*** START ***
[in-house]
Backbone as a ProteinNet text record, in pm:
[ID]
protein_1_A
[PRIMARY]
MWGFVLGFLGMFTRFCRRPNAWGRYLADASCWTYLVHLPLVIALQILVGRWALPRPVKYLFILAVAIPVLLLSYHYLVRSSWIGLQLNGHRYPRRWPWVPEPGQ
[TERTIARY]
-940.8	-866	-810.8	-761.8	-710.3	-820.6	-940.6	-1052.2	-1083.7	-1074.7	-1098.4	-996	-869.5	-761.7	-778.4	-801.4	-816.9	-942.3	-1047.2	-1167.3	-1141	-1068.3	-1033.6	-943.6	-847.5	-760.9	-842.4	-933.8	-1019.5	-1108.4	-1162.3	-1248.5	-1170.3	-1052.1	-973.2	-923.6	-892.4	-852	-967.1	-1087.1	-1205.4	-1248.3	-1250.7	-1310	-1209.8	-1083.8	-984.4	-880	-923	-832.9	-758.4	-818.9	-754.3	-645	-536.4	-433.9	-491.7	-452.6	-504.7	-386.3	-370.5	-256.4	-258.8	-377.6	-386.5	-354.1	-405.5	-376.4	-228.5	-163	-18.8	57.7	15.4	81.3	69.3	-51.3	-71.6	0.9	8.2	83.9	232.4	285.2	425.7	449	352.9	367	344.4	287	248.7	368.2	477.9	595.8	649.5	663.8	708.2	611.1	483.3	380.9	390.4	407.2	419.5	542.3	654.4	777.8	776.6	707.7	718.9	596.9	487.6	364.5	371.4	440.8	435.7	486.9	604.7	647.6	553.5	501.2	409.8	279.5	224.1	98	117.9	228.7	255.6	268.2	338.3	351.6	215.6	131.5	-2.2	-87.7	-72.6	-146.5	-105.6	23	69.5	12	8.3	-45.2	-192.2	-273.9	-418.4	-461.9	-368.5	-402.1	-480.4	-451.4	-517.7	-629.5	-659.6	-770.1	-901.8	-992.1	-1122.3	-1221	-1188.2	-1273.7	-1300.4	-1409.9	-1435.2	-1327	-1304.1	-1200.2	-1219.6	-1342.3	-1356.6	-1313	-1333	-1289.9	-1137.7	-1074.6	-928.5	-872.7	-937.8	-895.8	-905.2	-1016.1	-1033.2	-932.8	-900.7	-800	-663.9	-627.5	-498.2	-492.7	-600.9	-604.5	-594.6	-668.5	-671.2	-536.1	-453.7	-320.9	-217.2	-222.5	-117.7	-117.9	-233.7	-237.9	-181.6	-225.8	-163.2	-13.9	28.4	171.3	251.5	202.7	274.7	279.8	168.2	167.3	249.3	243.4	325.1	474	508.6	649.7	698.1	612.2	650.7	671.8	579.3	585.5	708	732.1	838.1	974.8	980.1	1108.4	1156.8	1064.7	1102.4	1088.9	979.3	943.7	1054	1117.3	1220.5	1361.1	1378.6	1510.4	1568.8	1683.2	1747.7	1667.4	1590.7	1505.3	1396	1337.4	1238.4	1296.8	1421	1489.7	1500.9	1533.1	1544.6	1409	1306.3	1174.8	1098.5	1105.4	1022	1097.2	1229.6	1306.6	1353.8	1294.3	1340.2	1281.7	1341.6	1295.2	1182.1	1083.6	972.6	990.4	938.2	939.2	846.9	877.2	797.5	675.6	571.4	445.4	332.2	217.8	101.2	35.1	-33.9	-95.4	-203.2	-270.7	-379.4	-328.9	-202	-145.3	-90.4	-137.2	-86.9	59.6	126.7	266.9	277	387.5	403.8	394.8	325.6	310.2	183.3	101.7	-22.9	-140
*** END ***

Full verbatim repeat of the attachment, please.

[in-house]
Backbone as a ProteinNet text record, in pm:
[ID]
protein_1_A
[PRIMARY]
MWGFVLGFLGMFTRFCRRPNAWGRYLADASCWTYLVHLPLVIALQILVGRWALPRPVKYLFILAVAIPVLLLSYHYLVRSSWIGLQLNGHRYPRRWPWVPEPGQ
[TERTIARY]
-940.8	-866	-810.8	-761.8	-710.3	-820.6	-940.6	-1052.2	-1083.7	-1074.7	-1098.4	-996	-869.5	-761.7	-778.4	-801.4	-816.9	-942.3	-1047.2	-1167.3	-1141	-1068.3	-1033.6	-943.6	-847.5	-760.9	-842.4	-933.8	-1019.5	-1108.4	-1162.3	-1248.5	-1170.3	-1052.1	-973.2	-923.6	-892.4	-852	-967.1	-1087.1	-1205.4	-1248.3	-1250.7	-1310	-1209.8	-1083.8	-984.4	-880	-923	-832.9	-758.4	-818.9	-754.3	-645	-536.4	-433.9	-491.7	-452.6	-504.7	-386.3	-370.5	-256.4	-258.8	-377.6	-386.5	-354.1	-405.5	-376.4	-228.5	-163	-18.8	57.7	15.4	81.3	69.3	-51.3	-71.6	0.9	8.2	83.9	232.4	285.2	425.7	449	352.9	367	344.4	287	248.7	368.2	477.9	595.8	649.5	663.8	708.2	611.1	483.3	380.9	390.4	407.2	419.5	542.3	654.4	777.8	776.6	707.7	718.9	596.9	487.6	364.5	371.4	440.8	435.7	486.9	604.7	647.6	553.5	501.2	409.8	279.5	224.1	98	117.9	228.7	255.6	268.2	338.3	351.6	215.6	131.5	-2.2	-87.7	-72.6	-146.5	-105.6	23	69.5	12	8.3	-45.2	-192.2	-273.9	-418.4	-461.9	-368.5	-402.1	-480.4	-451.4	-517.7	-629.5	-659.6	-770.1	-901.8	-992.1	-1122.3	-1221	-1188.2	-1273.7	-1300.4	-1409.9	-1435.2	-1327	-1304.1	-1200.2	-1219.6	-1342.3	-1356.6	-1313	-1333	-1289.9	-1137.7	-1074.6	-928.5	-872.7	-937.8	-895.8	-905.2	-1016.1	-1033.2	-932.8	-900.7	-800	-663.9	-627.5	-498.2	-492.7	-600.9	-604.5	-594.6	-668.5	-671.2	-536.1	-453.7	-320.9	-217.2	-222.5	-117.7	-117.9	-233.7	-237.9	-181.6	-225.8	-163.2	-13.9	28.4	171.3	251.5	202.7	274.7	279.8	168.2	167.3	249.3	243.4	325.1	474	508.6	649.7	698.1	612.2	650.7	671.8	579.3	585.5	708	732.1	838.1	974.8	980.1	1108.4	1156.8	1064.7	1102.4	1088.9	979.3	943.7	1054	1117.3	1220.5	1361.1	1378.6	1510.4	1568.8	1683.2	1747.7	1667.4	1590.7	1505.3	1396	1337.4	1238.4	1296.8	1421	1489.7	1500.9	1533.1	1544.6	1409	1306.3	1174.8	1098.5	1105.4	1022	1097.2	1229.6	1306.6	1353.8	1294.3	1340.2	1281.7	1341.6	1295.2	1182.1	1083.6	972.6	990.4	938.2	939.2	846.9	877.2	797.5	675.6	571.4	445.4	332.2	217.8	101.2	35.1	-33.9	-95.4	-203.2	-270.7	-379.4	-328.9	-202	-145.3	-90.4	-137.2	-86.9	59.6	126.7	266.9	277	387.5	403.8	394.8	325.6	310.2	183.3	101.7	-22.9	-140